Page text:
where instruction fosters adventure
Saturday last, various students in the Upper Yough Training program, headed to run the formidable, class IV+ Upper Yough. We had been training in the gates and at Dickerson for most of a month. There were two groups, one more experienced with the river, and another of mostly first-timers. The more experienced group took off from the put-in when the water arrived at 12:30. The other arrived at the put-in at 1:30, which put us at the back end of the release bubble. I was leading the second group, who this story is about; Sandrine lead the first.
For Bill and Sonya, it was an exciting day just for the thought that this was their first time ever down this river, and for Jenn and Jeannine it was their second time after a year-long hiatus. In 8 miles of continuous rapids everyone expected to make an error or two, and, well, they did.
The first boo-boo came with Jenn picking her own line down “Bastard.” She deflected off the right hand boof-rock and bombed straight down the rapid. It actually turned out just fine, since she kept on bombing and deflecting off the boulders until she reached a large eddy over half the way down. Then she stopped to wait for the rest of us.
Next boo-boo came from Bill who flipped in the hole at the bottom of Triple Drop, and missed his first attempt at rolling. There is not much space before the start of National, but he made his second try at rolling and got into the eddy in the nick of time.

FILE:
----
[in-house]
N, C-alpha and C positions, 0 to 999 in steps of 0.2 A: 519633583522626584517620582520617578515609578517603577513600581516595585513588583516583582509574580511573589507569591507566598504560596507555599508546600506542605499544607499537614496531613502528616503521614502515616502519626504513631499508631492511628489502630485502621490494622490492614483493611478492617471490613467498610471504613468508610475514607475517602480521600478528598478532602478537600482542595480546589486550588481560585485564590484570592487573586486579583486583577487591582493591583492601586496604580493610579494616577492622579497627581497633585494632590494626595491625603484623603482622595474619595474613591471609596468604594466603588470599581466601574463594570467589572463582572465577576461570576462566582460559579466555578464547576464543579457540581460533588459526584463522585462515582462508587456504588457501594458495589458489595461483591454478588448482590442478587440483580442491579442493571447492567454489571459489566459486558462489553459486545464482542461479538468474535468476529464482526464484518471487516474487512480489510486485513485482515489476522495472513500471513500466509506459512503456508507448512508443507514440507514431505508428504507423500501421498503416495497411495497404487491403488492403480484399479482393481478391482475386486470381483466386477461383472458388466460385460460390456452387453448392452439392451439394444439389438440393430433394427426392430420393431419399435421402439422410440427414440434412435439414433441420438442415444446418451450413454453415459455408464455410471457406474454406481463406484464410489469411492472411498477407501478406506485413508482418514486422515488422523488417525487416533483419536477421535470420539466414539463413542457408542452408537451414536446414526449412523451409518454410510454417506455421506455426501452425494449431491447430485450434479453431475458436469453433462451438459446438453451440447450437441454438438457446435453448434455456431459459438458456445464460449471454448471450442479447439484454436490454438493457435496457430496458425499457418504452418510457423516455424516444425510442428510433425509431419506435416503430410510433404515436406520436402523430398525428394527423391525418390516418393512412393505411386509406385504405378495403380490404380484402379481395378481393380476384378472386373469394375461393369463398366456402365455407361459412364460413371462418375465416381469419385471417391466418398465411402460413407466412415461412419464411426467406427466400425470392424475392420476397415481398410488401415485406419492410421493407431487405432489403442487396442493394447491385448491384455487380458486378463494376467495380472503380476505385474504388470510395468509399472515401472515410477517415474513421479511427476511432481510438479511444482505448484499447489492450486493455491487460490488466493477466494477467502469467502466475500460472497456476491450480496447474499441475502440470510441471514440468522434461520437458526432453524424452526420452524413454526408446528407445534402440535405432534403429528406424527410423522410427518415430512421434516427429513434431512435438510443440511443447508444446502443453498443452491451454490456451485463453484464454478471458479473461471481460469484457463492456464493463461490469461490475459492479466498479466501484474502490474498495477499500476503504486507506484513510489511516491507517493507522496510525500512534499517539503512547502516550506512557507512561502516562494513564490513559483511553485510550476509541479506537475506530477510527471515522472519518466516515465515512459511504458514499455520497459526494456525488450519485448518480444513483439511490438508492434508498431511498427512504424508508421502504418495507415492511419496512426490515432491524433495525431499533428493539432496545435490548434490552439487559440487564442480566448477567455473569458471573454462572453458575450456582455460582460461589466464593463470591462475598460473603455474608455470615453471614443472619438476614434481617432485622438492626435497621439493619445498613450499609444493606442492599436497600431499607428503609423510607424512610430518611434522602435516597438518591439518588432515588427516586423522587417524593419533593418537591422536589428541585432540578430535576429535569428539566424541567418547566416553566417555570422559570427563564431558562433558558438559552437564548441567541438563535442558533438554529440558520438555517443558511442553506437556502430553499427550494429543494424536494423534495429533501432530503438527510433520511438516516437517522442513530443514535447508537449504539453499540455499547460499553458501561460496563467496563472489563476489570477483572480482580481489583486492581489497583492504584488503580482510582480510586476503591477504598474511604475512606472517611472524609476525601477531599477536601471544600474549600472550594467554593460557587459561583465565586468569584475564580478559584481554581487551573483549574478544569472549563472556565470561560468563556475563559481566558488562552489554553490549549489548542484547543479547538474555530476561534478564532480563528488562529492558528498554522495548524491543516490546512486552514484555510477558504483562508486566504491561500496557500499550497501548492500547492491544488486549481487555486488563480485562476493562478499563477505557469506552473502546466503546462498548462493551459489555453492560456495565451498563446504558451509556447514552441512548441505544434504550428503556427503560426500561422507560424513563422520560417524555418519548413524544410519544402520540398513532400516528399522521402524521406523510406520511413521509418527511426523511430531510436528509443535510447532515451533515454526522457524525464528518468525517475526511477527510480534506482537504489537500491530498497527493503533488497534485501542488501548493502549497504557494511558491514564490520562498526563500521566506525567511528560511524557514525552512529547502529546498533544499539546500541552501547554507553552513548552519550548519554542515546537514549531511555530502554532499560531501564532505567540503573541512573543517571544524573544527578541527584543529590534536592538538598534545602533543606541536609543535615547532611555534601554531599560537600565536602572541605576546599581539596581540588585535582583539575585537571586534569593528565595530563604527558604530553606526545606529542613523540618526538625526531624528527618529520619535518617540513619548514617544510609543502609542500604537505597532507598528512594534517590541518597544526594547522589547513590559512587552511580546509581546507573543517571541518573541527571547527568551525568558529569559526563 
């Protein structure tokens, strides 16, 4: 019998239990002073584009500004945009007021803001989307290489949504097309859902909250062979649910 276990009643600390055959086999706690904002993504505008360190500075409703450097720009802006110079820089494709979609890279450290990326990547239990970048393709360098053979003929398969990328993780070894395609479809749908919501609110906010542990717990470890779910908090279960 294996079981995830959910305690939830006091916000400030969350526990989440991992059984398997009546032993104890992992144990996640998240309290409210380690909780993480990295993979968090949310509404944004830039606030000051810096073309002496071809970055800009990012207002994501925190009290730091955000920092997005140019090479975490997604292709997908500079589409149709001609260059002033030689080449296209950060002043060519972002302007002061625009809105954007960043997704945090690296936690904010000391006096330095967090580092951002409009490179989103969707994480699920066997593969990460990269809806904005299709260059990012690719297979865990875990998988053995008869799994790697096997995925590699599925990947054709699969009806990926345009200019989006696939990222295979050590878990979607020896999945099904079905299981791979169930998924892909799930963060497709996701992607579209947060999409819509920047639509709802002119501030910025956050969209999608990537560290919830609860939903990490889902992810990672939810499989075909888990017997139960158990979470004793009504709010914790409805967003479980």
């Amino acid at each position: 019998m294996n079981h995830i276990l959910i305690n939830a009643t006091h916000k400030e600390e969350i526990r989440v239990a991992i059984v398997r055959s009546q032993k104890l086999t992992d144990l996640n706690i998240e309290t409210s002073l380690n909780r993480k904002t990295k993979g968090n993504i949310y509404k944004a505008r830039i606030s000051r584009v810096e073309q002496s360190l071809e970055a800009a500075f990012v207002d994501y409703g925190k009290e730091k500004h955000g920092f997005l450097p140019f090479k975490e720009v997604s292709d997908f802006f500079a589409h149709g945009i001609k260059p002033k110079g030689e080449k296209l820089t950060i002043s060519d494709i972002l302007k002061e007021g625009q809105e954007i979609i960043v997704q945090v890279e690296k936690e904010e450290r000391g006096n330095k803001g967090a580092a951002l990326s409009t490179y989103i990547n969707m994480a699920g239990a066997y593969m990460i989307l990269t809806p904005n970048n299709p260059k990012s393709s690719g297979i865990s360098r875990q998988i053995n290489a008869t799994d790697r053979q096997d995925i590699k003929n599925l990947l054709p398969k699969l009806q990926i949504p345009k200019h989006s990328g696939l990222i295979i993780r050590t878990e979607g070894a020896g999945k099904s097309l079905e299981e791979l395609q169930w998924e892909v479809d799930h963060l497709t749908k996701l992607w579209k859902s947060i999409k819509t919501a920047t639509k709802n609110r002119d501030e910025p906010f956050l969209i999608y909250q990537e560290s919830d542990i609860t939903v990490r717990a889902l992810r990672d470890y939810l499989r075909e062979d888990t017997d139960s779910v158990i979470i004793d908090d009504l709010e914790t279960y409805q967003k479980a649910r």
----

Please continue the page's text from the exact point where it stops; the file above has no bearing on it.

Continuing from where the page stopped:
Jenn went for another creative flourish at National as she tried for a 360 spin off the ledge above and landed in the hydraulic in the eddy line. This caused her to flip, so her roll had to work in the short space before the drop of National. Once again her ability to bomb through things came to the fore, and she arrived smiling in the eddy below National.
Bill thought he could top that, so at Little Niagara after the boof, he went for a quick roll, and broke his paddle on rocks beneath the surface. But he was only two swim strokes from the shore, and only his boat was washed down stream.
After that, Sonya got jealous with all the attention the others were drawing, so she had to show how exciting she could make our trip by getting sideways in her effort to make the eddy above Cheeseburger, and was washed into the ledge rock that creates the drop. The rock was overhung so that when she was washed into it, she was flipped. Without a pause, she recovered and rolled up and squeezed into a small eddy created by the ledge rock. When the outcome to this escapade looked so doubtful, I followed her into the small eddy, but she quickly recovered on her own. We then both carried upstream to the missed eddy and ran the rapid correctly.
Jeannine, feeling left out of the excitement in spite of her multiple flips in the middle of rapids, saved her best for one of the last rapids – Fudge-Up Falls. Just when she thought she had passed all difficulties down the rapid, she landed in the middle of the hole at the very bottom that I had warned them about. There she hung out upside down for a while counting fishes, I guess. Her time-tested and signature response to difficult situations was to stay upside down for as long as it takes for danger to pass. So in the hole, after waiting a few moments for the currents to push her out, it was easy to roll and restore herself to normal paddling postion.
Thus went the day’s adventure for the less experienced group. It was a fine day on the Upper Yough, and no one was spared a little dash of extra excitement, even while demonstrating that they were all well prepared to take on the mighty Upper Yough.